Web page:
Saturday, December 01, 2007

Airplanes and Real Estate

James Hamilton's analysis of the surprisingly strong 3rd quarter GDP number is here:

Jim's description is, as usual, clear and insightful. One striking point: while residential construction declines subtracted about one percentage point from GDP, around 40 percent of that was offset by exports from just one sector, civilian aircraft and engines. Because Boeing is the only civilian commercial (as opposed to private) aircraft company remaining in the United States, this means it has taken on a remarkable share of the burden of keeping the country out of recession.

So here is a fanciful question: how much do consumer preferences about aircraft shape airline decisions about what they purchase? The nicest airplane I have ever flown on is the Airbus 340-500 (it is the one that can fly from Newark to Singapore), and I would much rather fly on an Airbus 319-320 than a Boeing 737. Pilots have also told me that Airbuses can land in conditions of extremely low visibility (perhaps Boeings can as well, I don't know).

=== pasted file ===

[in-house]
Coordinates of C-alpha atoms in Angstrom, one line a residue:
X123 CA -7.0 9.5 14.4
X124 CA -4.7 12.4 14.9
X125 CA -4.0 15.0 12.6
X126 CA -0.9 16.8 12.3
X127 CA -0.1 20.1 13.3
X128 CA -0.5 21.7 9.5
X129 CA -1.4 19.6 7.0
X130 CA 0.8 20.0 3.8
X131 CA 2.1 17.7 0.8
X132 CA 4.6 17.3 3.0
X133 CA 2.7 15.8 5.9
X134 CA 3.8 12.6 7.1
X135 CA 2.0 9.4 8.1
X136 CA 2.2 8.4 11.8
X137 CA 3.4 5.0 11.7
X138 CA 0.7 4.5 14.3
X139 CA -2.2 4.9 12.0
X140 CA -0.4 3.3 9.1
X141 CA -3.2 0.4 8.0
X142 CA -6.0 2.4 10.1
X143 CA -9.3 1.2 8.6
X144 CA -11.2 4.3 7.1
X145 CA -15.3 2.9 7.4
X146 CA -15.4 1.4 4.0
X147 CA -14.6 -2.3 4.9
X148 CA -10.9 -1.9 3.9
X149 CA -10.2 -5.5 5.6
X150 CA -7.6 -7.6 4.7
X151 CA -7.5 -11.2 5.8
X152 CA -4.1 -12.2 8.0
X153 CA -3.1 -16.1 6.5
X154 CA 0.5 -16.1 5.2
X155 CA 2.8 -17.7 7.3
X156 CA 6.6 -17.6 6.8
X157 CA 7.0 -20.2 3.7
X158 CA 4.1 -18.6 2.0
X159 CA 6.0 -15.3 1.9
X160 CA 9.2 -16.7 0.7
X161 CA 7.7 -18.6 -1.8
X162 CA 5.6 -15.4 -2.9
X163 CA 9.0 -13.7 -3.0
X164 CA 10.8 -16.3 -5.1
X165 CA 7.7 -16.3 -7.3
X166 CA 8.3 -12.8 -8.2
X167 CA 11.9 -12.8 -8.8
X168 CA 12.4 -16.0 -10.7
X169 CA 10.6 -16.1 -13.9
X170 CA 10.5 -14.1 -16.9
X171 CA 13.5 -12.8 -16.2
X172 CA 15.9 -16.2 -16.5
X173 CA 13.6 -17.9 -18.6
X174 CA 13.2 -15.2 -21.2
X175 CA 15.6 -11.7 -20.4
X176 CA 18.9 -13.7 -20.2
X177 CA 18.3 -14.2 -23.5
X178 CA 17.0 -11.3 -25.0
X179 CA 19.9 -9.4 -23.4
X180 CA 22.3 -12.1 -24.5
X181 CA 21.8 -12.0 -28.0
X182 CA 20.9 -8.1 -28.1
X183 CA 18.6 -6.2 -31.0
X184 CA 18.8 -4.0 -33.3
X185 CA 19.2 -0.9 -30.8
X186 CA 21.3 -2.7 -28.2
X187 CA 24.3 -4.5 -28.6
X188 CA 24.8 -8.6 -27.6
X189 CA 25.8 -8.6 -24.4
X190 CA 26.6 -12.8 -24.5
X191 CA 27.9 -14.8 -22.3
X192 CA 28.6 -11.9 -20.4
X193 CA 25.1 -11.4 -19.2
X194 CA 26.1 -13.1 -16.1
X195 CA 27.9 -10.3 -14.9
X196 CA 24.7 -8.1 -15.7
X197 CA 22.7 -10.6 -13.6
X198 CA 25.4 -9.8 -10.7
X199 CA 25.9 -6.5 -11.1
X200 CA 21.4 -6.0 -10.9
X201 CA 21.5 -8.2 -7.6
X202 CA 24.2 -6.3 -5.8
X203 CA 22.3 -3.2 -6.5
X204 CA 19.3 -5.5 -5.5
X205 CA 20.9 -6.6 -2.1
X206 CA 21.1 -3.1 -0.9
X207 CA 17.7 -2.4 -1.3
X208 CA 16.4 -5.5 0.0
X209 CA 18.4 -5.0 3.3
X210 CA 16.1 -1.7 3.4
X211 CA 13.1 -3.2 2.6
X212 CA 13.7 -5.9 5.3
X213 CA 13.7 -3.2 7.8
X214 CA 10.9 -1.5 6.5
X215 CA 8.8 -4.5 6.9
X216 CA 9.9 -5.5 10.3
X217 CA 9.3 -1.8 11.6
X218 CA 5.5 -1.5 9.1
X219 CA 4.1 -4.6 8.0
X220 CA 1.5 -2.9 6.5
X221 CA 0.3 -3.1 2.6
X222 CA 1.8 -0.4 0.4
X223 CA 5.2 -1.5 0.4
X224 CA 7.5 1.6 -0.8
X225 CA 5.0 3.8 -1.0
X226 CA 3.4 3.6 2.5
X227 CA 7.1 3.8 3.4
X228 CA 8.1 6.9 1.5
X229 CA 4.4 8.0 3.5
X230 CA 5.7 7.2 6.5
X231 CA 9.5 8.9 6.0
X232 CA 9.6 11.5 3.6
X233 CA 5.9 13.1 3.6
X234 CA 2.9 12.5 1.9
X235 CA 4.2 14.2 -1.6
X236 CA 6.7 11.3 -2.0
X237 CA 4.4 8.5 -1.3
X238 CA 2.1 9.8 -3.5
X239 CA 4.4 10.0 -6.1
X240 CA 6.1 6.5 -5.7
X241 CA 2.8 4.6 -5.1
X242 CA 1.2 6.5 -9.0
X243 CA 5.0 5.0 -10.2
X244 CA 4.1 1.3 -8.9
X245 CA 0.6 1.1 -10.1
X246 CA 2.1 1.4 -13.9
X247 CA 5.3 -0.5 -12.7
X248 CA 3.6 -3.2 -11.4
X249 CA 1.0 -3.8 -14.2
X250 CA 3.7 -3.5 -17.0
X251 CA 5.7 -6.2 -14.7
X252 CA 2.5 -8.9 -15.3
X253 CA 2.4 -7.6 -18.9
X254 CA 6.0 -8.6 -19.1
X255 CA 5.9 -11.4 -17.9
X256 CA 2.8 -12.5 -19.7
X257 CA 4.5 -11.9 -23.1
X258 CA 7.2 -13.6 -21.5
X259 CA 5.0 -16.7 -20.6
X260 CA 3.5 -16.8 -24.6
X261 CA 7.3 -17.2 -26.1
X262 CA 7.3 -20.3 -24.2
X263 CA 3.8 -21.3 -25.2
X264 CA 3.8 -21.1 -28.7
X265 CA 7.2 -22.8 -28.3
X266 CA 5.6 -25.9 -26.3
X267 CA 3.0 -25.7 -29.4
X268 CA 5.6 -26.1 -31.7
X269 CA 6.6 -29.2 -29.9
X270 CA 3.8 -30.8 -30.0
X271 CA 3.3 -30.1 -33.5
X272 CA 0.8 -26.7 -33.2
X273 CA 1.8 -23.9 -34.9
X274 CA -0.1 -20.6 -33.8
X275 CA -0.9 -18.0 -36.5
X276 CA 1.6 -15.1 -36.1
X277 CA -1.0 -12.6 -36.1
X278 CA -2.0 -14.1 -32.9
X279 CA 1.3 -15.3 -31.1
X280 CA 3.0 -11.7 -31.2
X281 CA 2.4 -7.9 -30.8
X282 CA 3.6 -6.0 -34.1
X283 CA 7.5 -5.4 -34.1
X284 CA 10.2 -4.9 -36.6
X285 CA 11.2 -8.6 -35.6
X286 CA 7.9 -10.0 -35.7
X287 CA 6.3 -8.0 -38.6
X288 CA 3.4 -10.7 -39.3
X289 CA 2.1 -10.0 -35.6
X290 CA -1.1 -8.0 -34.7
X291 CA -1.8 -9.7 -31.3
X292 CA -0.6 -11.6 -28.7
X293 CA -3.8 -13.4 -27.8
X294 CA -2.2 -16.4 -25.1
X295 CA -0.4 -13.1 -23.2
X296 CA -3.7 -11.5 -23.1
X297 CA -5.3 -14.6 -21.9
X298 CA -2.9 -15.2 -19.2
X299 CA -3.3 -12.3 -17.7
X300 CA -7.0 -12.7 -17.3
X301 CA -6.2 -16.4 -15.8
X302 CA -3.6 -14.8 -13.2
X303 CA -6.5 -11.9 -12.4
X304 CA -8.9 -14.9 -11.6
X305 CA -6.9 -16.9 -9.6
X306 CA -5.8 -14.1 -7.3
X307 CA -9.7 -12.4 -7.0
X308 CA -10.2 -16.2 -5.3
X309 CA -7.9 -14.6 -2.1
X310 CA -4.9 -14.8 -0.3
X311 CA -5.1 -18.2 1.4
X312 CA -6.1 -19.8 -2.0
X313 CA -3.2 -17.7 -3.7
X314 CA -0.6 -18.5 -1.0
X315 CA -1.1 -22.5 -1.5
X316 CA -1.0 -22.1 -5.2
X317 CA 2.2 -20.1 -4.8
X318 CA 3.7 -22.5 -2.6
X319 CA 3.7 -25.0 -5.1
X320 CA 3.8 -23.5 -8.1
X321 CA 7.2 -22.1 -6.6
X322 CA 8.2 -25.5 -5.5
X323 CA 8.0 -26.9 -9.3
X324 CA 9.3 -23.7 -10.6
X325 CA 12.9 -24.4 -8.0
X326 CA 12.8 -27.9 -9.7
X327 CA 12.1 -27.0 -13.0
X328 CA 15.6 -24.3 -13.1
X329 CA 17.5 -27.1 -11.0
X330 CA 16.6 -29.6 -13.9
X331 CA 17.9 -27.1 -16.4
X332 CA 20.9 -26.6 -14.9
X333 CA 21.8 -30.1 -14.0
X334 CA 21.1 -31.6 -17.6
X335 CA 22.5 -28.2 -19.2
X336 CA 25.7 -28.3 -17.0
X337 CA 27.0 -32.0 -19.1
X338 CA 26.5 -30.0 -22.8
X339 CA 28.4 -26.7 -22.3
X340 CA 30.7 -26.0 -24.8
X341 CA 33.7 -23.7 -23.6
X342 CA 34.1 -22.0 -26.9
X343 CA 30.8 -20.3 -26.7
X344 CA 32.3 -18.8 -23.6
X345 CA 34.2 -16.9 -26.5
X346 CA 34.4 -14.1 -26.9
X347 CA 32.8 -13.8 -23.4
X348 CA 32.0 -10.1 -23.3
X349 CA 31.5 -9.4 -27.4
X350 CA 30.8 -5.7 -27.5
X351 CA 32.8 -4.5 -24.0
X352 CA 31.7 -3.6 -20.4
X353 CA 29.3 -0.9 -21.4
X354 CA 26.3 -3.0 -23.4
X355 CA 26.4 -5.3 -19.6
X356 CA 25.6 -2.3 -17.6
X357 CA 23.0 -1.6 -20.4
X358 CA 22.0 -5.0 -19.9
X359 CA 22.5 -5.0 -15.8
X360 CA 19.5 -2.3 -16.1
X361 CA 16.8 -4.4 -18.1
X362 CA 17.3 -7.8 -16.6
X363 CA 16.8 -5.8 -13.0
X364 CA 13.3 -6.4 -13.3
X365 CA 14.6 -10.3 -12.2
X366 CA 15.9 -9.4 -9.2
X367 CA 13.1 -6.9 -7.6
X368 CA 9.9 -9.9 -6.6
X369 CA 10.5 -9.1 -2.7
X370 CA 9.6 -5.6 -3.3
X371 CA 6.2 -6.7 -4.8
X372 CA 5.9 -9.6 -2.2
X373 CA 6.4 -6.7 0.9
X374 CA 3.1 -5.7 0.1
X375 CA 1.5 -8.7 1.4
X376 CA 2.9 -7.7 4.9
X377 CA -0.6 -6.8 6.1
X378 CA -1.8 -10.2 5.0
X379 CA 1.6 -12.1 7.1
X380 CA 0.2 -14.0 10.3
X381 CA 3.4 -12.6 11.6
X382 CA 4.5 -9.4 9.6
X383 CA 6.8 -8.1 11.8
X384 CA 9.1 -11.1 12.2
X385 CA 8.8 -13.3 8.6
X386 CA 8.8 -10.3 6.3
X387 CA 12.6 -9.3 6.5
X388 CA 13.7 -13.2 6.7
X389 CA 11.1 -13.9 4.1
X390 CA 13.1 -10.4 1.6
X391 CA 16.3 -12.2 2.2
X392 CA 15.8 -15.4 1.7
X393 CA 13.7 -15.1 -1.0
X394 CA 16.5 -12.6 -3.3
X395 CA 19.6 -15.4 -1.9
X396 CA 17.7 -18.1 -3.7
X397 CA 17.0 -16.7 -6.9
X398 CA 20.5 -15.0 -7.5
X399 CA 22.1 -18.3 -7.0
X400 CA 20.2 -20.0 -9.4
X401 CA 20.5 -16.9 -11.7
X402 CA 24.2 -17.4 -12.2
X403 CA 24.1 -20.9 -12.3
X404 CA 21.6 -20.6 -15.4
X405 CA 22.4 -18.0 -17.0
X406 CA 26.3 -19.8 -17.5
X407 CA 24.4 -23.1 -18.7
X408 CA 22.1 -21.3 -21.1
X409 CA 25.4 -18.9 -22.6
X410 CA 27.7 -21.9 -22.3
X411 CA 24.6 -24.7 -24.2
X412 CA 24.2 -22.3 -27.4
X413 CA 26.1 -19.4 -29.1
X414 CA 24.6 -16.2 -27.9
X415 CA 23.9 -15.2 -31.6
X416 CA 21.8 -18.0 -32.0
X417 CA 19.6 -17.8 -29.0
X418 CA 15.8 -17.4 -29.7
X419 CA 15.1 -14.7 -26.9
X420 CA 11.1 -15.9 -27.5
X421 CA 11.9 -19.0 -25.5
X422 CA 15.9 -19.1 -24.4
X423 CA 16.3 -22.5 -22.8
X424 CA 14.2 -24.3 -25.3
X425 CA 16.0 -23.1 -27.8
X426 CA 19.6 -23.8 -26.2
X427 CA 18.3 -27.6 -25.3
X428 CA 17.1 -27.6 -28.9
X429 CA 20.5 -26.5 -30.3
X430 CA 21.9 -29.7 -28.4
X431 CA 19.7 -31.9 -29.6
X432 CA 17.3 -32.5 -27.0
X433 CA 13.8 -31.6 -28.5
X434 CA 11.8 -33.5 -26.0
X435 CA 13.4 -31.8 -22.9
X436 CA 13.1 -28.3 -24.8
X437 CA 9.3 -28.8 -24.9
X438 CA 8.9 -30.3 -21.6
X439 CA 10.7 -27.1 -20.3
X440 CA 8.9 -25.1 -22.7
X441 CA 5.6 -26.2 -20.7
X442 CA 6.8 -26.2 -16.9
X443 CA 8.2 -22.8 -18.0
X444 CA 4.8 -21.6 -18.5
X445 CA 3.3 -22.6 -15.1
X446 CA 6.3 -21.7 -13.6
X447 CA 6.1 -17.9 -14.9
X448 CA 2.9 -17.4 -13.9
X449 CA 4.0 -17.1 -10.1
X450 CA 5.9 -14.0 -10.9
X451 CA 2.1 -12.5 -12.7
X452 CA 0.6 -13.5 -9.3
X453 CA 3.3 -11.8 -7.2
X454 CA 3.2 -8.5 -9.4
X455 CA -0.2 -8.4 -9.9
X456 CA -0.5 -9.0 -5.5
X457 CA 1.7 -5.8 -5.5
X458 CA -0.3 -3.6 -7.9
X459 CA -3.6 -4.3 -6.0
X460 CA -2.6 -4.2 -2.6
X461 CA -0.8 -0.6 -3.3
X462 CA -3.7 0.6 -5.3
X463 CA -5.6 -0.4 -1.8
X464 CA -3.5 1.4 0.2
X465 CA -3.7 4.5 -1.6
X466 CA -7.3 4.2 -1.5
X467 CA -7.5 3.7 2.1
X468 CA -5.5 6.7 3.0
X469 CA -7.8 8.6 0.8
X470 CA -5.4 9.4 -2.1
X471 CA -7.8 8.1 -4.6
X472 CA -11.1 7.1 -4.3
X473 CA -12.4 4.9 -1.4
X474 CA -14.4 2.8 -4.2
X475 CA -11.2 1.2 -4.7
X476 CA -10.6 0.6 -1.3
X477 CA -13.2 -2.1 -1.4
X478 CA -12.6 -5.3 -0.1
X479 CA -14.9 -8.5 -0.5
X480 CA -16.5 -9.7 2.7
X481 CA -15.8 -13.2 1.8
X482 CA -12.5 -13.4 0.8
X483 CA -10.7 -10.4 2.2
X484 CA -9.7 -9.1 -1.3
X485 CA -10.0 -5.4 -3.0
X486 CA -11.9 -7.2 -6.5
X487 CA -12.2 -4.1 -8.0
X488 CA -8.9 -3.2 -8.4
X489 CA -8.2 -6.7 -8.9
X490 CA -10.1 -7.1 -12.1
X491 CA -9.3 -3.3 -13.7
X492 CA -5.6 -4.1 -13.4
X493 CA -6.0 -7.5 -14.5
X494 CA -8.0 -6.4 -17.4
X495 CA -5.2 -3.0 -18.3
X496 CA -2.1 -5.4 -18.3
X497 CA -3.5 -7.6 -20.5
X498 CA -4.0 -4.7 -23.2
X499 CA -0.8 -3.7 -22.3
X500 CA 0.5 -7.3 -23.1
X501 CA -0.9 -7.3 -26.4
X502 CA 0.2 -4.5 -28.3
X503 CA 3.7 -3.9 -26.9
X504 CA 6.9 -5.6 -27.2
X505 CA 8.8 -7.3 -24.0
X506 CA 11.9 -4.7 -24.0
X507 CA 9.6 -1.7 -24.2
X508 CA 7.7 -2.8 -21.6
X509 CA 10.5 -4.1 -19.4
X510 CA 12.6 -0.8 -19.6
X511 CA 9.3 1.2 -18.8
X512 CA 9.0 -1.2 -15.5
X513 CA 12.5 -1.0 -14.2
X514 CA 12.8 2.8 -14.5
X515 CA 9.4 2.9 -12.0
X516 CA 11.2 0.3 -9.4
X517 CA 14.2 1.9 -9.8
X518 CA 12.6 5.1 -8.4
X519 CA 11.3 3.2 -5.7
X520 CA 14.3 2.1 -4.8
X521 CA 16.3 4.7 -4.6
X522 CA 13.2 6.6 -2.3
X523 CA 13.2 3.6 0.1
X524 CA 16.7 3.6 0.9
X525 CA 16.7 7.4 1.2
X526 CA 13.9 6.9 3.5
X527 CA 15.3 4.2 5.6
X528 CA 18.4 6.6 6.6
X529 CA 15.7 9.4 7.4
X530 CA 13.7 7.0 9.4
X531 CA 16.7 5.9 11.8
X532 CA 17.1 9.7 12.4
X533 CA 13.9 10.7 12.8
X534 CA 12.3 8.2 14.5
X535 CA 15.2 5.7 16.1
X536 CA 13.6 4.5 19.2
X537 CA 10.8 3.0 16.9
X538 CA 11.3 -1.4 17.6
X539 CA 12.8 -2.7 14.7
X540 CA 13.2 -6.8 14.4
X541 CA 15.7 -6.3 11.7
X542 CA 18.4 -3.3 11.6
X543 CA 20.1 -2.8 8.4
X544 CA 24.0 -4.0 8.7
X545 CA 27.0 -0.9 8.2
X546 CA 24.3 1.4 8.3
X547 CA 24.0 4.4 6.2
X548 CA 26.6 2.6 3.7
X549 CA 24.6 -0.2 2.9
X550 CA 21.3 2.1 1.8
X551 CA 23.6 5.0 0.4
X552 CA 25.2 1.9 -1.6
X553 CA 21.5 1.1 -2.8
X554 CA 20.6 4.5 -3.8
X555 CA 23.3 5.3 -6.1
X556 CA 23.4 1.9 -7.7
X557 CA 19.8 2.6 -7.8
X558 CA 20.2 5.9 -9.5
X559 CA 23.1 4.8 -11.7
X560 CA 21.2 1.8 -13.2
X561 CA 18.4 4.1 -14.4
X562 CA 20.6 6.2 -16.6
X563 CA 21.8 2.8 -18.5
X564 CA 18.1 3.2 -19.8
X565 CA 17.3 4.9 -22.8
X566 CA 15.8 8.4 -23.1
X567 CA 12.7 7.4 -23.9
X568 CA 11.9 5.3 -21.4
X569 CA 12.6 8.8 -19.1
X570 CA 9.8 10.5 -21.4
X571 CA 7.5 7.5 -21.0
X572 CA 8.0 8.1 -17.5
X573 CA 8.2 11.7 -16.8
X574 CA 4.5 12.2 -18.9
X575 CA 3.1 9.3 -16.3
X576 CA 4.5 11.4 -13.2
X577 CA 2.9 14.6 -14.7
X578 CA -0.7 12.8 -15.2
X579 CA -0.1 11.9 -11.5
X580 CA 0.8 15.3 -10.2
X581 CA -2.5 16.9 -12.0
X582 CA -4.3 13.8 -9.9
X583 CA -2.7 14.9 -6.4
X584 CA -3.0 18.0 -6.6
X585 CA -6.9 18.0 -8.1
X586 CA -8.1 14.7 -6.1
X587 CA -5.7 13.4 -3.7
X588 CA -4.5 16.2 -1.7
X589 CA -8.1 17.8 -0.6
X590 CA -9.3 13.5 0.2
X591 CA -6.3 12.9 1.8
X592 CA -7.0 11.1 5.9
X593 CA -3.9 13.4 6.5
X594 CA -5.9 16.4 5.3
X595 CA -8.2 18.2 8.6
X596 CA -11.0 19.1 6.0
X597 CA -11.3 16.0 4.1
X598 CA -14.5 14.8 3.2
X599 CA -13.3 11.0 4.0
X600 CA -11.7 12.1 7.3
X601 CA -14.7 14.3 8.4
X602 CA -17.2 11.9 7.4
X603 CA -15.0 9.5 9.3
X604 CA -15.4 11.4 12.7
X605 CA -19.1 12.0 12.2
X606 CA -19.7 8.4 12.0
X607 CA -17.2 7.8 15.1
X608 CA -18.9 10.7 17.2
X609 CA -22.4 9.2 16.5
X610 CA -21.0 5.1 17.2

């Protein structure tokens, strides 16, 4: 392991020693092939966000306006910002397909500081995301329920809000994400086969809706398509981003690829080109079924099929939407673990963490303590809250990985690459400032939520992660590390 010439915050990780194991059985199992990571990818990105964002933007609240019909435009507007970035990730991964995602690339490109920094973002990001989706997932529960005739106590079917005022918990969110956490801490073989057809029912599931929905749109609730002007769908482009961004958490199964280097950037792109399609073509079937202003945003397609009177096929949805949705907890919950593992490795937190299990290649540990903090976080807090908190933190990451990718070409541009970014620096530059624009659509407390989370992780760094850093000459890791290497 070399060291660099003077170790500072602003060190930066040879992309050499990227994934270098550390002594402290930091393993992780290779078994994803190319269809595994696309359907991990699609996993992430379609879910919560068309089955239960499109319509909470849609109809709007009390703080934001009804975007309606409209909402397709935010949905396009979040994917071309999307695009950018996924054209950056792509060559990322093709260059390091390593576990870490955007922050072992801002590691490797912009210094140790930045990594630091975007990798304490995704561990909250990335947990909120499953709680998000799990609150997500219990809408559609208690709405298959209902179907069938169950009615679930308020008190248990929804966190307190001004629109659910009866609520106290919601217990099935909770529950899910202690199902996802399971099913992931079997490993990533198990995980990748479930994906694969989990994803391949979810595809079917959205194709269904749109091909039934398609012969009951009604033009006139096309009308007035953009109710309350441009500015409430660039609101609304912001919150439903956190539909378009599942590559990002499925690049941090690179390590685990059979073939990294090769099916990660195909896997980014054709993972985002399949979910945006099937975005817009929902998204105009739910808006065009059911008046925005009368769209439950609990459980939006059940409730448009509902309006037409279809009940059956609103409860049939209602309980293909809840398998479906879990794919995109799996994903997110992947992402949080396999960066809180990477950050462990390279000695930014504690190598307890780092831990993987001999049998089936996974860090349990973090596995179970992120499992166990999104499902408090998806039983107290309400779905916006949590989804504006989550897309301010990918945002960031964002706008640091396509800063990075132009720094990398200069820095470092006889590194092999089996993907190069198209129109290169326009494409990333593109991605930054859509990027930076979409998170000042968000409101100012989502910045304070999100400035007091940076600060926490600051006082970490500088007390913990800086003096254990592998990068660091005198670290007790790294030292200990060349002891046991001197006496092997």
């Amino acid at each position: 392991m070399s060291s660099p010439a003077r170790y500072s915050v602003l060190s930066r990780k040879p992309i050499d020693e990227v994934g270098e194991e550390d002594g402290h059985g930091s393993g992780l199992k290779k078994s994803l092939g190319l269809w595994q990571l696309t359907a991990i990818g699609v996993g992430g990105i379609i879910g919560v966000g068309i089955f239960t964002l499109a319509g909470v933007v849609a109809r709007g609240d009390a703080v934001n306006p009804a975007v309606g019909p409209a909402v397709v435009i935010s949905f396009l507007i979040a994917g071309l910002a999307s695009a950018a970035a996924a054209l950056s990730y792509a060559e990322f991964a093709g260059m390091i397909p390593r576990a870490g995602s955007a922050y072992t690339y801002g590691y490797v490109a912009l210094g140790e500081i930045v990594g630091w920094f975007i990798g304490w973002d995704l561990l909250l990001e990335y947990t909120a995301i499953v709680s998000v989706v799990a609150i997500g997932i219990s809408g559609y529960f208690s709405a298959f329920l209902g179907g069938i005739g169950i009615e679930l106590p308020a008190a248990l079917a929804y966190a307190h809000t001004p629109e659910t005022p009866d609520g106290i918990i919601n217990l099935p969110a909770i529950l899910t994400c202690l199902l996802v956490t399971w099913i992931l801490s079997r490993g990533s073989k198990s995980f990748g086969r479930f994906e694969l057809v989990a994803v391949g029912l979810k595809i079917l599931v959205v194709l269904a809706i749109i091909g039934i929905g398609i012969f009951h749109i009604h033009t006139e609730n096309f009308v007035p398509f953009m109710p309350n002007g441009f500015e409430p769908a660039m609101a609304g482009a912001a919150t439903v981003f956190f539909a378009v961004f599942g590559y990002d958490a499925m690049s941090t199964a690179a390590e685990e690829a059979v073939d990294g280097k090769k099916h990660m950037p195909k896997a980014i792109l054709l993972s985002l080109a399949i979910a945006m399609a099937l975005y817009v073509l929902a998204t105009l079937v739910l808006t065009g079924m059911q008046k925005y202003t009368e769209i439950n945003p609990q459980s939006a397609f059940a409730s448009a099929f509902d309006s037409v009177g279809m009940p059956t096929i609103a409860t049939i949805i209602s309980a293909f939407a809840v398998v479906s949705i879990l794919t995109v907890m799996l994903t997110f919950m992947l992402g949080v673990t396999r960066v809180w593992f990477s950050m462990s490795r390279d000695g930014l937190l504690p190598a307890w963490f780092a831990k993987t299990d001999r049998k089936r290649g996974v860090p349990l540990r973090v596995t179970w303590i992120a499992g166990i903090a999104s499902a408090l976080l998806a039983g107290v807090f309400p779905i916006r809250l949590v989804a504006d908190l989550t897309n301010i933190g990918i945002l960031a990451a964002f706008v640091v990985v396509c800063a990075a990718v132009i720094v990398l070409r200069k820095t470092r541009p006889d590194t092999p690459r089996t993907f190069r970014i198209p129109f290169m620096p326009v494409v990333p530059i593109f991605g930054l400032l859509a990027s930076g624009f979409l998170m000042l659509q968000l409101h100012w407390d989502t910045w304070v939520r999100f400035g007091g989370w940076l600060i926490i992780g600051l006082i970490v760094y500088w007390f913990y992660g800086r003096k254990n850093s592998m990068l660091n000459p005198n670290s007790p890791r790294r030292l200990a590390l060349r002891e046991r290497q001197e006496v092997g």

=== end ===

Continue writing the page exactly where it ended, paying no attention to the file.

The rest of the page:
I am guessing that passenger comfort pales in comparison to operating and acquisition costs, and Boeing may have the edge there (I know the 787 is supposed to be very economical). Perhaps I am also unusual in my preference for Airbuses...

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